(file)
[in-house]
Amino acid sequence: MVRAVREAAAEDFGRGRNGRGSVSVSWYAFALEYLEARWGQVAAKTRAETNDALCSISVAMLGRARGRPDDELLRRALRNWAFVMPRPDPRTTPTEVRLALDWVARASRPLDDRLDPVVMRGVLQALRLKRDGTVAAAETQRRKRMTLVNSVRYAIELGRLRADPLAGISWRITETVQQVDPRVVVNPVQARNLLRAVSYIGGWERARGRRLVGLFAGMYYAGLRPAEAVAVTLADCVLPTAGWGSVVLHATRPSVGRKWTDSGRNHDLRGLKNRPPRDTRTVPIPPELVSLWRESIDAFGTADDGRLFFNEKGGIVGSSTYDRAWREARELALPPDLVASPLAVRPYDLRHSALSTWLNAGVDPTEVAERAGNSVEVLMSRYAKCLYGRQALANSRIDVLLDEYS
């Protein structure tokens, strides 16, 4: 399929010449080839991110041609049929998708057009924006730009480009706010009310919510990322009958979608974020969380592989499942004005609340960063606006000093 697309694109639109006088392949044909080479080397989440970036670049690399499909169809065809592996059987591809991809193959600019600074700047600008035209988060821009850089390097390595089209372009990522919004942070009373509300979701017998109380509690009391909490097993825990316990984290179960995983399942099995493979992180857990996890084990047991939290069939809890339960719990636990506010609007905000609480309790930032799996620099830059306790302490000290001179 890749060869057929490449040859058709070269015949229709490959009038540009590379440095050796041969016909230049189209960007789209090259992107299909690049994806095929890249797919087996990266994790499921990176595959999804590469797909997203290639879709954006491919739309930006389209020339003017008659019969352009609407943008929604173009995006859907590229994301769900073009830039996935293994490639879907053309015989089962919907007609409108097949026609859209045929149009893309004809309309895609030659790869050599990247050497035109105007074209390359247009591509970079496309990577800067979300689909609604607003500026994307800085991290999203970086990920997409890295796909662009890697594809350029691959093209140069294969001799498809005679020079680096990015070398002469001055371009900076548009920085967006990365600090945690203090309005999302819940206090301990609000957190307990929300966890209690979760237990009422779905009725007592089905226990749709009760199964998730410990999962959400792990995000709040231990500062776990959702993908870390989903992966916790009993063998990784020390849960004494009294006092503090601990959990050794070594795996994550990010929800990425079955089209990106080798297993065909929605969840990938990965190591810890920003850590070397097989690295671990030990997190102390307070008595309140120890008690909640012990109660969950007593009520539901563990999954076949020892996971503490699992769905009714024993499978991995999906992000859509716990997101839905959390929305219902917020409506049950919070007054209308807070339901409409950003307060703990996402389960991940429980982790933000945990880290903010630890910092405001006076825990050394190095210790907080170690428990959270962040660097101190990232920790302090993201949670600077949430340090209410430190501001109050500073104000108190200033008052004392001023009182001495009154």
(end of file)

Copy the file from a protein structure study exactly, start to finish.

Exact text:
[in-house]
Amino acid sequence: MVRAVREAAAEDFGRGRNGRGSVSVSWYAFALEYLEARWGQVAAKTRAETNDALCSISVAMLGRARGRPDDELLRRALRNWAFVMPRPDPRTTPTEVRLALDWVARASRPLDDRLDPVVMRGVLQALRLKRDGTVAAAETQRRKRMTLVNSVRYAIELGRLRADPLAGISWRITETVQQVDPRVVVNPVQARNLLRAVSYIGGWERARGRRLVGLFAGMYYAGLRPAEAVAVTLADCVLPTAGWGSVVLHATRPSVGRKWTDSGRNHDLRGLKNRPPRDTRTVPIPPELVSLWRESIDAFGTADDGRLFFNEKGGIVGSSTYDRAWREARELALPPDLVASPLAVRPYDLRHSALSTWLNAGVDPTEVAERAGNSVEVLMSRYAKCLYGRQALANSRIDVLLDEYS
């Protein structure tokens, strides 16, 4: 399929010449080839991110041609049929998708057009924006730009480009706010009310919510990322009958979608974020969380592989499942004005609340960063606006000093 697309694109639109006088392949044909080479080397989440970036670049690399499909169809065809592996059987591809991809193959600019600074700047600008035209988060821009850089390097390595089209372009990522919004942070009373509300979701017998109380509690009391909490097993825990316990984290179960995983399942099995493979992180857990996890084990047991939290069939809890339960719990636990506010609007905000609480309790930032799996620099830059306790302490000290001179 890749060869057929490449040859058709070269015949229709490959009038540009590379440095050796041969016909230049189209960007789209090259992107299909690049994806095929890249797919087996990266994790499921990176595959999804590469797909997203290639879709954006491919739309930006389209020339003017008659019969352009609407943008929604173009995006859907590229994301769900073009830039996935293994490639879907053309015989089962919907007609409108097949026609859209045929149009893309004809309309895609030659790869050599990247050497035109105007074209390359247009591509970079496309990577800067979300689909609604607003500026994307800085991290999203970086990920997409890295796909662009890697594809350029691959093209140069294969001799498809005679020079680096990015070398002469001055371009900076548009920085967006990365600090945690203090309005999302819940206090301990609000957190307990929300966890209690979760237990009422779905009725007592089905226990749709009760199964998730410990999962959400792990995000709040231990500062776990959702993908870390989903992966916790009993063998990784020390849960004494009294006092503090601990959990050794070594795996994550990010929800990425079955089209990106080798297993065909929605969840990938990965190591810890920003850590070397097989690295671990030990997190102390307070008595309140120890008690909640012990109660969950007593009520539901563990999954076949020892996971503490699992769905009714024993499978991995999906992000859509716990997101839905959390929305219902917020409506049950919070007054209308807070339901409409950003307060703990996402389960991940429980982790933000945990880290903010630890910092405001006076825990050394190095210790907080170690428990959270962040660097101190990232920790302090993201949670600077949430340090209410430190501001109050500073104000108190200033008052004392001023009182001495009154």